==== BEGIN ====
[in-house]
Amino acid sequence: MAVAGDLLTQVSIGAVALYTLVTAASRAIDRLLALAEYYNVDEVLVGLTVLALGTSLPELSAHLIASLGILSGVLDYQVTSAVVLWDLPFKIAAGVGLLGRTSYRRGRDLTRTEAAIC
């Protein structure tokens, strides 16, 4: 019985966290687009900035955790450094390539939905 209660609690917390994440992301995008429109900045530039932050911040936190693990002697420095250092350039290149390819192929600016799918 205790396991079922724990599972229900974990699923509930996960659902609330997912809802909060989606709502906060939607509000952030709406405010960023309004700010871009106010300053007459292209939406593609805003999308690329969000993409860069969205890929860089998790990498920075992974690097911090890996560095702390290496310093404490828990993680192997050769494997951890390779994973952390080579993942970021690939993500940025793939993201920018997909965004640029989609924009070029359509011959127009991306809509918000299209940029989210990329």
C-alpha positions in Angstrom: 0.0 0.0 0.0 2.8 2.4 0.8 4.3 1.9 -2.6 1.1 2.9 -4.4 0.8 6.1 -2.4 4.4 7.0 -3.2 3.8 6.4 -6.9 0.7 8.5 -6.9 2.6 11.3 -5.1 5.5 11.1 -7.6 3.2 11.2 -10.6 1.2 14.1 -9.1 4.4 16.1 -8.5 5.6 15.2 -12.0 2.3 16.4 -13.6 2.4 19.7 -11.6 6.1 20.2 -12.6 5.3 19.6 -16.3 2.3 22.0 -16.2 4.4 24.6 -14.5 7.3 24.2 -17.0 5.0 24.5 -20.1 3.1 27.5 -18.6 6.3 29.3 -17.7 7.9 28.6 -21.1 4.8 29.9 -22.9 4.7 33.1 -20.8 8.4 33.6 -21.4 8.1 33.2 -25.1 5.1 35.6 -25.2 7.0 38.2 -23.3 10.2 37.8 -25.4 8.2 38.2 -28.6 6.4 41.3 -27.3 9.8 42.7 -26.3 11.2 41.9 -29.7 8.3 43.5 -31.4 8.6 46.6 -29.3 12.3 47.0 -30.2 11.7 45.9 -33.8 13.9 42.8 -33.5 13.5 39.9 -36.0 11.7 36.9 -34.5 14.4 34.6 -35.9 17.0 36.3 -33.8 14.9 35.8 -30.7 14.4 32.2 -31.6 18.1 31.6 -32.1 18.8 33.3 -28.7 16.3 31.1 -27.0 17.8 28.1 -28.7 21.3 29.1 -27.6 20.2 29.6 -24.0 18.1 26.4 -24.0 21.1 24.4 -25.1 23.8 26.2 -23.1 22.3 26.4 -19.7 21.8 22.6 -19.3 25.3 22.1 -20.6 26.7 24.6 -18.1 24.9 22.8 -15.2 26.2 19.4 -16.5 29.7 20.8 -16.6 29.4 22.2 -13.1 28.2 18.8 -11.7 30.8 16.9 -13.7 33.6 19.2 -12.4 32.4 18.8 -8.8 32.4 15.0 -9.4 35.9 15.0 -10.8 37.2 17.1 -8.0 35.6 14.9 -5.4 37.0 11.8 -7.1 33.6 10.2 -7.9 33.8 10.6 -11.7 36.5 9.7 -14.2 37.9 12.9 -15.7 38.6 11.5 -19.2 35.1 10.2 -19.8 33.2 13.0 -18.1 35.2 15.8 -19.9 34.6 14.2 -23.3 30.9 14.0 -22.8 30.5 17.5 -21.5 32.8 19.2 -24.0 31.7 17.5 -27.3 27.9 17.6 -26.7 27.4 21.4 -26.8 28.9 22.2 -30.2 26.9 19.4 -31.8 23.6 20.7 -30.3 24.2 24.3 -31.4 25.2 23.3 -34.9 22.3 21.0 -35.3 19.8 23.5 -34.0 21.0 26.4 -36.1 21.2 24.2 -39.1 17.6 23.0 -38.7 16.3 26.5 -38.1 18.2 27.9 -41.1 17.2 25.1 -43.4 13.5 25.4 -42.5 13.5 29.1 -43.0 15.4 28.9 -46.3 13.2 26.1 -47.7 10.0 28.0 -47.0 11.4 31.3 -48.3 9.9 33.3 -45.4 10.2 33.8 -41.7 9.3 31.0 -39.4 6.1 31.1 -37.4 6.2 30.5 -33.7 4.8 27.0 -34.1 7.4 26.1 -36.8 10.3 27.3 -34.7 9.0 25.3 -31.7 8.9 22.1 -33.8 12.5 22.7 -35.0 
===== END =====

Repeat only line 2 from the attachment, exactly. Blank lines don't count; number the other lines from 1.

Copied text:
Amino acid sequence: MAVAGDLLTQVSIGAVALYTLVTAASRAIDRLLALAEYYNVDEVLVGLTVLALGTSLPELSAHLIASLGILSGVLDYQVTSAVVLWDLPFKIAAGVGLLGRTSYRRGRDLTRTEAAIC